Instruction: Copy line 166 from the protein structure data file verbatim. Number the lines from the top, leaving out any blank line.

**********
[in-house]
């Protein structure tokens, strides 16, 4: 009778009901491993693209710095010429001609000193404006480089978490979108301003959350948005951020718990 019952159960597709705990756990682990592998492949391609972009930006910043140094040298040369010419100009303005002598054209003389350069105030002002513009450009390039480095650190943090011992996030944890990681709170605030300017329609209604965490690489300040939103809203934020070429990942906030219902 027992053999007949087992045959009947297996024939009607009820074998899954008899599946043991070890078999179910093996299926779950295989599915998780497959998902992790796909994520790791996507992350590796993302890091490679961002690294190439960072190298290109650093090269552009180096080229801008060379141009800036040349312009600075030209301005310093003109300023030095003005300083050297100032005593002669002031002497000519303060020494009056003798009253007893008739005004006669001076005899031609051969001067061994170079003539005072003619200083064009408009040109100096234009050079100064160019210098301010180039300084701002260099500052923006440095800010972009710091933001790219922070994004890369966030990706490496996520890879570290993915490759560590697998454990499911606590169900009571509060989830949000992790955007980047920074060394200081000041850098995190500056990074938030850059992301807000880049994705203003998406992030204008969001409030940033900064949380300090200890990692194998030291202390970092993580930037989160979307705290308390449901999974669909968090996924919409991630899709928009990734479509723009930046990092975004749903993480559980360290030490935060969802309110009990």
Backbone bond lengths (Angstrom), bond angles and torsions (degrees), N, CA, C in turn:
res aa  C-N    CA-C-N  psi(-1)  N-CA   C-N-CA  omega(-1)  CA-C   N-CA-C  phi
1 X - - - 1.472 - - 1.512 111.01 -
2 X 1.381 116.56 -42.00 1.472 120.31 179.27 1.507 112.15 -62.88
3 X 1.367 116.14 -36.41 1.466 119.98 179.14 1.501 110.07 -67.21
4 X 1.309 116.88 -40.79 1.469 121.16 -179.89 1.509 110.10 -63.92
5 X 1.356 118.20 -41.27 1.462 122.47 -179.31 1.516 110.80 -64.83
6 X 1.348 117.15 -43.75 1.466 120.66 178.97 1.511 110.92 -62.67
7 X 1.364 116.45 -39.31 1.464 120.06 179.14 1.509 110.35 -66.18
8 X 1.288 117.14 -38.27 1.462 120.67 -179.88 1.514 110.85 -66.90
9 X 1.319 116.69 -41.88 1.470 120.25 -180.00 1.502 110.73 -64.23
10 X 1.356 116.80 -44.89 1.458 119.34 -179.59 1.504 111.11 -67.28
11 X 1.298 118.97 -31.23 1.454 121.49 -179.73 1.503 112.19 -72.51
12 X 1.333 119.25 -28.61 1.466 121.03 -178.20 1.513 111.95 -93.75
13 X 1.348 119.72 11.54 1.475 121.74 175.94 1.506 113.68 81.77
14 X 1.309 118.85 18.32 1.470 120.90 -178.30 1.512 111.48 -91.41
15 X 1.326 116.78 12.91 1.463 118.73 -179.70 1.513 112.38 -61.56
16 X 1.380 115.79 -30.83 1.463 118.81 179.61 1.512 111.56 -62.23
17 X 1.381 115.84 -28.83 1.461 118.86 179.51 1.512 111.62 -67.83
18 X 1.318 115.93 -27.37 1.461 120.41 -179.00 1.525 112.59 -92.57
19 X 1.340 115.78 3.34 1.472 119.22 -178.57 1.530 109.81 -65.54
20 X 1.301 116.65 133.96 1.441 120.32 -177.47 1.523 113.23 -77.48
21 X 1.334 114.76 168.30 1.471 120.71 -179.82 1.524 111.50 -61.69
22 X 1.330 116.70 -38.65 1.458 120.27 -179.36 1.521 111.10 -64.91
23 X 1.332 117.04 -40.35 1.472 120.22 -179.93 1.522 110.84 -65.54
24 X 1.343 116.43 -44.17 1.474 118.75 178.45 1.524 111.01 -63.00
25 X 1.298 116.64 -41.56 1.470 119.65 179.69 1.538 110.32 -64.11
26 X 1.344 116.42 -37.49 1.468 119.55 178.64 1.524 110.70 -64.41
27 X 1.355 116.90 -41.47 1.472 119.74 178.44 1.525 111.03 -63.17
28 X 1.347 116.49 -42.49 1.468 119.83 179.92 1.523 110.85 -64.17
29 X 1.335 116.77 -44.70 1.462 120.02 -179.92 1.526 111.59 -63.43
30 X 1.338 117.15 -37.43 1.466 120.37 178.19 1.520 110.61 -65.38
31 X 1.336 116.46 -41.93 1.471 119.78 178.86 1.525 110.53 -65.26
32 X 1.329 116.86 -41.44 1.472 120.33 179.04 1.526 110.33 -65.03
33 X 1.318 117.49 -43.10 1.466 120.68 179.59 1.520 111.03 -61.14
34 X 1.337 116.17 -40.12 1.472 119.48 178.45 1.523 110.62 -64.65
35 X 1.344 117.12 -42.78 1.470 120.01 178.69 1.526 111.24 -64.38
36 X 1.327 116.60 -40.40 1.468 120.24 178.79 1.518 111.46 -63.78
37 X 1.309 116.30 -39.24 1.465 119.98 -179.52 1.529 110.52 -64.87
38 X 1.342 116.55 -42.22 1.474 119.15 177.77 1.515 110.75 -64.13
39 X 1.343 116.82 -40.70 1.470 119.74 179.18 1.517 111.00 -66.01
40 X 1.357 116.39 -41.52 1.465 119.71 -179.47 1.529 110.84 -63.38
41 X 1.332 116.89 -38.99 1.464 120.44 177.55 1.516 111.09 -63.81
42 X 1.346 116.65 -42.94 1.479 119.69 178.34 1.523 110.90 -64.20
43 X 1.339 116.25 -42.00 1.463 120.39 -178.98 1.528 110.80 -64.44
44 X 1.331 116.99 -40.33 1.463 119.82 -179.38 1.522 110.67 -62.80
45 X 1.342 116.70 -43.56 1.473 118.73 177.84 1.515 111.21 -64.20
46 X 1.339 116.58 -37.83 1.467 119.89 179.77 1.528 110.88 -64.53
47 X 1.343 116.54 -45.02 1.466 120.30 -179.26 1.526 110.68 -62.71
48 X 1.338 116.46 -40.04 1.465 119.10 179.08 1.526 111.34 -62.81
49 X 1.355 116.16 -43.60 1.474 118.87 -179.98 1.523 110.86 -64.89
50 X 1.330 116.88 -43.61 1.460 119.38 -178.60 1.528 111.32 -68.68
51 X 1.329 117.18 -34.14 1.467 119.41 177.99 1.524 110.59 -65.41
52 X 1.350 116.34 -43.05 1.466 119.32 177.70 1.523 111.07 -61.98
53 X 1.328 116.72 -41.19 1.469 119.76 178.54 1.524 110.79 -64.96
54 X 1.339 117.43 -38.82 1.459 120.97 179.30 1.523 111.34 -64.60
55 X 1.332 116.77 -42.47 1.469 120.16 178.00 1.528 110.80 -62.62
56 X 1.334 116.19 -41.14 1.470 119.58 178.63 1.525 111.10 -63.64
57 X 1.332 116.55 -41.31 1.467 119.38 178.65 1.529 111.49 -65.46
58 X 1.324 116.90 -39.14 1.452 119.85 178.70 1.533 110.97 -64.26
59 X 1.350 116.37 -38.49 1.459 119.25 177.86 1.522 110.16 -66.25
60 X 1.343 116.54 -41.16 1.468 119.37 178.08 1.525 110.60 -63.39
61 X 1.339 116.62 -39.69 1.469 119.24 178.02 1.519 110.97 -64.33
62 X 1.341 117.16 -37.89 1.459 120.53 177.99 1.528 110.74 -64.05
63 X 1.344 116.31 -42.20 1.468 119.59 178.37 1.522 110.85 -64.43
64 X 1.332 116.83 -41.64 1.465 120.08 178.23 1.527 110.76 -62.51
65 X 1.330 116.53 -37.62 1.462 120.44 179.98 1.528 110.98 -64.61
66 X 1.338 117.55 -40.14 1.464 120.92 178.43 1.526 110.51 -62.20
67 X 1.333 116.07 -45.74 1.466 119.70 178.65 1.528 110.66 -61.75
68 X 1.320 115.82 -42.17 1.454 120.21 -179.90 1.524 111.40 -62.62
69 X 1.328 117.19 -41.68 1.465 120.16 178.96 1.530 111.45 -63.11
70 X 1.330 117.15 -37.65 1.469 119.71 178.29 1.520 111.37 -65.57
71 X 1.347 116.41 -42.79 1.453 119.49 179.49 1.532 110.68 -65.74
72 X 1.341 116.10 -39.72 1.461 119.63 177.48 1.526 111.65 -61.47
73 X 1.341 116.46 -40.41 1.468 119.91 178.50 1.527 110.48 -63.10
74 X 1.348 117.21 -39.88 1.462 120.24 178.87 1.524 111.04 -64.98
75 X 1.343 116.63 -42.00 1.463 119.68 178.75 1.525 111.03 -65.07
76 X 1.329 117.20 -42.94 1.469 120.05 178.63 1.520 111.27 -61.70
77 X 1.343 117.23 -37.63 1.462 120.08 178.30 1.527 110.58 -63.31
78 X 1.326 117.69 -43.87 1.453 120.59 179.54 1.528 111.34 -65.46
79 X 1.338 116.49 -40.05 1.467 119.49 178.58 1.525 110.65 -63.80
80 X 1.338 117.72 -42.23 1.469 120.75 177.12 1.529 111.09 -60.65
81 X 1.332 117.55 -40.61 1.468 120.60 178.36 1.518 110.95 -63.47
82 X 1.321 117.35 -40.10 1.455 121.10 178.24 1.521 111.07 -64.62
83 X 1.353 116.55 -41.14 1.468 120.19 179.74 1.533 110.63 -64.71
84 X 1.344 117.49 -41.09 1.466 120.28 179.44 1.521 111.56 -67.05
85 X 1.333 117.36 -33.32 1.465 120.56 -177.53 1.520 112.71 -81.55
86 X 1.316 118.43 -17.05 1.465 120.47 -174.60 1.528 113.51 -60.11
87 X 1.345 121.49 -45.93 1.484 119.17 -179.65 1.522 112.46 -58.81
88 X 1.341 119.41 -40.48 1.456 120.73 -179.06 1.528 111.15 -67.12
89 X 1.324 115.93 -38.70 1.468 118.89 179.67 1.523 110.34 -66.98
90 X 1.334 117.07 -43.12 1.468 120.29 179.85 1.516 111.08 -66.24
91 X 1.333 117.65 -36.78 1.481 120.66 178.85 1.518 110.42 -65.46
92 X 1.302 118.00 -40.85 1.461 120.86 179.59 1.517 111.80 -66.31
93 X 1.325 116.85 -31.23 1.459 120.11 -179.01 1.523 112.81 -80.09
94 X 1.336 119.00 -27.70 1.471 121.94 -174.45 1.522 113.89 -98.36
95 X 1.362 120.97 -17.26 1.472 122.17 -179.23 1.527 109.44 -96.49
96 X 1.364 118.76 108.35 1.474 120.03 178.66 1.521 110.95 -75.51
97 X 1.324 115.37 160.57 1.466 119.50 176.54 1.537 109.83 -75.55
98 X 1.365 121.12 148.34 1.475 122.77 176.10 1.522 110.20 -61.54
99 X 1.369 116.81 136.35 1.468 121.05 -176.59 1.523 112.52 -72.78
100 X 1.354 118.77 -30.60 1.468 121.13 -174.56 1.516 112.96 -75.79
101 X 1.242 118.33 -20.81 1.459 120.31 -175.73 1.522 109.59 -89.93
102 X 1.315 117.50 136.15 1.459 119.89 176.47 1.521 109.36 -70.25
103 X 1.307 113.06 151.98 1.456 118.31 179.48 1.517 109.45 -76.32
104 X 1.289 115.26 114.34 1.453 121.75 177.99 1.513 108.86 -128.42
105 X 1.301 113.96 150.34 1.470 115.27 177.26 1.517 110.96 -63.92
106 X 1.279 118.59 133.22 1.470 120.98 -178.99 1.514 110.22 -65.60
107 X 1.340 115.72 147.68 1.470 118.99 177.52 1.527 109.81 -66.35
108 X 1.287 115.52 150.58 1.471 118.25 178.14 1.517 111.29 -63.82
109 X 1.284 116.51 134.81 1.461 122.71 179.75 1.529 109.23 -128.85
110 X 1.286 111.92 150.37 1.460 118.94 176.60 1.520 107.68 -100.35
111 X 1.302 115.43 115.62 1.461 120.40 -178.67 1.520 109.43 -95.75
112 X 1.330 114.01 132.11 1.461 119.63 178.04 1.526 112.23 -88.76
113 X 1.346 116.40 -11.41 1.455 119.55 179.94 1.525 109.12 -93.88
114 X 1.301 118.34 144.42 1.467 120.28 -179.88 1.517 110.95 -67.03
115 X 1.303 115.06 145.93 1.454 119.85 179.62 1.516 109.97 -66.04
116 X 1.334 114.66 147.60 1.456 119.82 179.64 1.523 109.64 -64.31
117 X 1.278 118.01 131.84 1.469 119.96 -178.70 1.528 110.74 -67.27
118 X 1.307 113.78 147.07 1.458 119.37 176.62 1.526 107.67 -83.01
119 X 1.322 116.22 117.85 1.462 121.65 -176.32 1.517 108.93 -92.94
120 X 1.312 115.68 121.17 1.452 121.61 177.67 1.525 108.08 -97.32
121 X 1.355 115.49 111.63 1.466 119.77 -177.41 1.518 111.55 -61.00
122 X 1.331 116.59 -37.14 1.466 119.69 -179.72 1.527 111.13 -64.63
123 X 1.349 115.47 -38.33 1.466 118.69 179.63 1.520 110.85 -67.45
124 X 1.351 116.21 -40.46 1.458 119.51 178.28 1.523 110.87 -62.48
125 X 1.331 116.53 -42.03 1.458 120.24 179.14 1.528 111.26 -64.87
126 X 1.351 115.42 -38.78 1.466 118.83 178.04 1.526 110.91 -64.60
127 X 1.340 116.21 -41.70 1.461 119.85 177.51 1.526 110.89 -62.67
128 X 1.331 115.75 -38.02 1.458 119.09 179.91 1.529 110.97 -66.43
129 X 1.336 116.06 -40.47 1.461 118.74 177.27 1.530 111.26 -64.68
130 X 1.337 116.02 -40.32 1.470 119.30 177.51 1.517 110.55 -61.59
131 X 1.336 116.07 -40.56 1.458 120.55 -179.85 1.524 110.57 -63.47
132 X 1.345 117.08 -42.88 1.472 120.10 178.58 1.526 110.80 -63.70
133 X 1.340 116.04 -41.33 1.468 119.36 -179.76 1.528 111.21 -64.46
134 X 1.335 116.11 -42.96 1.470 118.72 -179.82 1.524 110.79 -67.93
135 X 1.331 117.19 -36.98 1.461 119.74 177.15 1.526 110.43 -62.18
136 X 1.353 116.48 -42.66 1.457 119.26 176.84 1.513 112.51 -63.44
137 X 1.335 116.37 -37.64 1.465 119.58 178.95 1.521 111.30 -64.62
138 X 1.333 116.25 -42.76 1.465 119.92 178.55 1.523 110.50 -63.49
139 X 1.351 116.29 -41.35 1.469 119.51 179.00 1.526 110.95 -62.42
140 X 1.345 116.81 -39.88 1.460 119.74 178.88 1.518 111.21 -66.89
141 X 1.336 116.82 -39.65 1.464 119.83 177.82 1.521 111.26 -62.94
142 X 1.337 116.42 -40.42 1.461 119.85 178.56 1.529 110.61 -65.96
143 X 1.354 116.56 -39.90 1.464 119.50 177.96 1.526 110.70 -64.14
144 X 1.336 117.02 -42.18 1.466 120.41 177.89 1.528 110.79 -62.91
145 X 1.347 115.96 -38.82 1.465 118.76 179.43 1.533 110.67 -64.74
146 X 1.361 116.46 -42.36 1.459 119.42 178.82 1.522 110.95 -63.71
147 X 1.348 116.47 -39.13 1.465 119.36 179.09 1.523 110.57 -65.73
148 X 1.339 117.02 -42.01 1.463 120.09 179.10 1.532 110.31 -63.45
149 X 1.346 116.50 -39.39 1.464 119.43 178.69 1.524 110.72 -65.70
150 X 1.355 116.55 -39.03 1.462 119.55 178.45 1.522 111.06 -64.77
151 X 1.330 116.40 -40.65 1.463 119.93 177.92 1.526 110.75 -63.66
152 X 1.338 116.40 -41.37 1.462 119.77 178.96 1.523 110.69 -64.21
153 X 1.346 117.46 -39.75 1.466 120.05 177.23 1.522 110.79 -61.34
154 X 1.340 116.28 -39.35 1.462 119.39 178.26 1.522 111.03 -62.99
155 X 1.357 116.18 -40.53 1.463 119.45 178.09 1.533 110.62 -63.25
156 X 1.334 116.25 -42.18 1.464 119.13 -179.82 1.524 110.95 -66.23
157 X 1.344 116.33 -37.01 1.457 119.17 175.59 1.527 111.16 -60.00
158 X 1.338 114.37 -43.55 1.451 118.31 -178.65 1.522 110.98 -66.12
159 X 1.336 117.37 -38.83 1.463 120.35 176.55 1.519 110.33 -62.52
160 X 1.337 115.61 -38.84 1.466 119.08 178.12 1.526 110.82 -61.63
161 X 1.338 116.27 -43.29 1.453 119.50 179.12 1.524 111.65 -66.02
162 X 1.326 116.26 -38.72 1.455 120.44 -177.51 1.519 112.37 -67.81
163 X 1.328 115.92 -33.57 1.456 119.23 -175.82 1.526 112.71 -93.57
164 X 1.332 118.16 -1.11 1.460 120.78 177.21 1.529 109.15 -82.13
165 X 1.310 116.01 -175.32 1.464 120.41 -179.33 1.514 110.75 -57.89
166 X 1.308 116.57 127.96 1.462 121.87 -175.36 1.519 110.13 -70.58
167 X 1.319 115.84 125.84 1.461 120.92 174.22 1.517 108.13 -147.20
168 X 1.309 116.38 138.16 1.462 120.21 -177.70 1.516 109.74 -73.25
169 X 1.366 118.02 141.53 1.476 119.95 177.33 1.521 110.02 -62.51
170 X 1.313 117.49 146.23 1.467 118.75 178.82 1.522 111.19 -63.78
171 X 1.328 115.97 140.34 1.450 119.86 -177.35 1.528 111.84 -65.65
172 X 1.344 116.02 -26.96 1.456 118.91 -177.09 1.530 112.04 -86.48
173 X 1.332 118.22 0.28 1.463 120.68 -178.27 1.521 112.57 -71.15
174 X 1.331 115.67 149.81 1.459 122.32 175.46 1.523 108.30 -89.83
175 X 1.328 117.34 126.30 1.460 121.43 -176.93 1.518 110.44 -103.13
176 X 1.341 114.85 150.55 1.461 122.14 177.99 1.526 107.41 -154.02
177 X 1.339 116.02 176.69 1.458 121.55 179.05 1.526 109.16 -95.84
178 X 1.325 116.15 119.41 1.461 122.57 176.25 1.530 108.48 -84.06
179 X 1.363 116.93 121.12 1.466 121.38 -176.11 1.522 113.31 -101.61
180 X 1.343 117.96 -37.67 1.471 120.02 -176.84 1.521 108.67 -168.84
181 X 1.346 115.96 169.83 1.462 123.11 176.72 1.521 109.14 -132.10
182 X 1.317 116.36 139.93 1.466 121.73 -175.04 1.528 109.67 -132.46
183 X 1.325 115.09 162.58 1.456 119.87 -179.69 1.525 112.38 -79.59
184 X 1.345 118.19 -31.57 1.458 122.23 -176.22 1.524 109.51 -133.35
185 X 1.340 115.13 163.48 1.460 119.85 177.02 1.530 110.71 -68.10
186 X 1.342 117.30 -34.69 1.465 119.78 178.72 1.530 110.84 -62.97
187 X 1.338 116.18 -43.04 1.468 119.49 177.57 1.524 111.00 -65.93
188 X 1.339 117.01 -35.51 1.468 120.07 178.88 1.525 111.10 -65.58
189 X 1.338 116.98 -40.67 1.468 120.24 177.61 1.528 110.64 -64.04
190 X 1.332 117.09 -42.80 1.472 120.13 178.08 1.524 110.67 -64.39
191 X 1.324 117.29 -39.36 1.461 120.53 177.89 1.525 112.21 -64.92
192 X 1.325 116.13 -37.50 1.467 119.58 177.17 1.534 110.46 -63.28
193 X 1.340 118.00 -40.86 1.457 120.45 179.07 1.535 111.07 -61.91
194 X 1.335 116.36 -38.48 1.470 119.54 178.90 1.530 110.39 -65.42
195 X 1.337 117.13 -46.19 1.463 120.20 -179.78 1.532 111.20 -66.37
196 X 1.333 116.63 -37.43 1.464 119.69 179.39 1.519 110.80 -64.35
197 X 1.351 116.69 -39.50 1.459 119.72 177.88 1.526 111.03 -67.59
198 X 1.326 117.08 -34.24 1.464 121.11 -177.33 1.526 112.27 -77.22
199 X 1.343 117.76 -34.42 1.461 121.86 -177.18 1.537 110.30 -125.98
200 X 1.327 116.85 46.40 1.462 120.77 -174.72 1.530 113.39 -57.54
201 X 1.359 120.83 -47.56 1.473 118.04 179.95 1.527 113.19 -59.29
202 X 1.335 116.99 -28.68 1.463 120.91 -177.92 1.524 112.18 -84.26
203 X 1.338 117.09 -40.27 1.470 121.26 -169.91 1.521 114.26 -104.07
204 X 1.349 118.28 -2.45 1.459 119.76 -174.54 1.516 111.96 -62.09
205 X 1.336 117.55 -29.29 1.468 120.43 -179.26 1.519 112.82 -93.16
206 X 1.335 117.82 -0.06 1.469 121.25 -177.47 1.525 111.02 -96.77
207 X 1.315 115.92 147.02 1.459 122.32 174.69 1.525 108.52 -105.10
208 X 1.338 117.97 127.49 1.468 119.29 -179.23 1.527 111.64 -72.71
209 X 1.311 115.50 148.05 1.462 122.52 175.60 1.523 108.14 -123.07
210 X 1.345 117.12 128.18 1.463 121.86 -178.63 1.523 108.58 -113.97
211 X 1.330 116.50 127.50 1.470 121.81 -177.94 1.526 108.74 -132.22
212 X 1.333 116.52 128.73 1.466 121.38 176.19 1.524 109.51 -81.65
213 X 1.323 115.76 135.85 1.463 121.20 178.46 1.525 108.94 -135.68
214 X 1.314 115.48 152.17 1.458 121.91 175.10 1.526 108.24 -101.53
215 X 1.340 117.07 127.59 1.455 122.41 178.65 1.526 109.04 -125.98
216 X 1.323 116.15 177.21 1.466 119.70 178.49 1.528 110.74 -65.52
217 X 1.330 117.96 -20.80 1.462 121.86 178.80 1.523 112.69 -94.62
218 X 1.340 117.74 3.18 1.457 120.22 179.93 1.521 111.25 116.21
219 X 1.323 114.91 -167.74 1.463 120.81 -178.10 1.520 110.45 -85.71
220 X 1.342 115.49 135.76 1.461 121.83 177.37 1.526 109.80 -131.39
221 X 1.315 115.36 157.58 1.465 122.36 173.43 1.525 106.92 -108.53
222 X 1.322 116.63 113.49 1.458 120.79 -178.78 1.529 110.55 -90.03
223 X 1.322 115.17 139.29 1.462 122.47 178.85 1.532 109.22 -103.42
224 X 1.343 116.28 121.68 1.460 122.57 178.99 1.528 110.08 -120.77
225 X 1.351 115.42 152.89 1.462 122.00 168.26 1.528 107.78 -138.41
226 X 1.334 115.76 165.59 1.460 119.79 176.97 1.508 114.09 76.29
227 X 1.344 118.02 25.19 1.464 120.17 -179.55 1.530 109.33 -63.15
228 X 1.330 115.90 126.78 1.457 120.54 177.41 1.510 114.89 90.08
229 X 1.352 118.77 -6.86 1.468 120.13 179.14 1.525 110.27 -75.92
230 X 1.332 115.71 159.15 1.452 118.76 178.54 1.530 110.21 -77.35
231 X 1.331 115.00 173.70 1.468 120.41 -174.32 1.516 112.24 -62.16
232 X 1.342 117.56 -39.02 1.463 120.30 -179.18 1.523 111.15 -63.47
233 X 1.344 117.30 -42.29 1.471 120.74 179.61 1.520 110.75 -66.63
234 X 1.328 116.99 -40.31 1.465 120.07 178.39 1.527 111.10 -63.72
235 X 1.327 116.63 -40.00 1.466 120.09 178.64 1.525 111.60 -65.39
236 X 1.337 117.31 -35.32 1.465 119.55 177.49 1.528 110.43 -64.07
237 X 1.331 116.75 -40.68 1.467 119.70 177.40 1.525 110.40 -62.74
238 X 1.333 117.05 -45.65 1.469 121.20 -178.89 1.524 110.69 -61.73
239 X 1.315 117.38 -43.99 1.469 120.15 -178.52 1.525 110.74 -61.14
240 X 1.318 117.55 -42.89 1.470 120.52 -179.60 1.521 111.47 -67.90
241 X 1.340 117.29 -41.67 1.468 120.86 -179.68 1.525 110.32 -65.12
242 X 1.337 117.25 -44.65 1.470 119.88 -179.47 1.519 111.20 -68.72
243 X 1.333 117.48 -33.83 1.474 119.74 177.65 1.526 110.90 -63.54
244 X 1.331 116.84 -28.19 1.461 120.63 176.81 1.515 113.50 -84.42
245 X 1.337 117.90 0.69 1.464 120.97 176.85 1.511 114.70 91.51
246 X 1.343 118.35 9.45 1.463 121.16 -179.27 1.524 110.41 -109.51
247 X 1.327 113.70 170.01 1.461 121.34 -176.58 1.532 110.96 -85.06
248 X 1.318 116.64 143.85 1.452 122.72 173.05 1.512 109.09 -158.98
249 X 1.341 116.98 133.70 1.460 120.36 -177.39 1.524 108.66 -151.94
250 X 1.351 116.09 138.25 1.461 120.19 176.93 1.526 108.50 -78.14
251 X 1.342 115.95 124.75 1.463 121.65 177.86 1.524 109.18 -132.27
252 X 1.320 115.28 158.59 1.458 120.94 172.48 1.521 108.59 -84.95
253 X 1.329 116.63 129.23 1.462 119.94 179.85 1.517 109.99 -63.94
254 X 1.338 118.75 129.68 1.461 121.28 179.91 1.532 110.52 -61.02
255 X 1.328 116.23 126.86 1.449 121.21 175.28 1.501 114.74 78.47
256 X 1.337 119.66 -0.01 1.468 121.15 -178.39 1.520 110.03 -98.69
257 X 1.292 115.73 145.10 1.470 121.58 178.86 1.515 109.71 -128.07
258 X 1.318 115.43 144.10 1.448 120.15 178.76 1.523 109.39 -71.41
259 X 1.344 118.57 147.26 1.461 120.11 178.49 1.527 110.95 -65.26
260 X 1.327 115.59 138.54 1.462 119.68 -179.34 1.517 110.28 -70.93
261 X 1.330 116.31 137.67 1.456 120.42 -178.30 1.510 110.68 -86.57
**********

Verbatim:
162 X 1.326 116.26 -38.72 1.455 120.44 -177.51 1.519 112.37 -67.81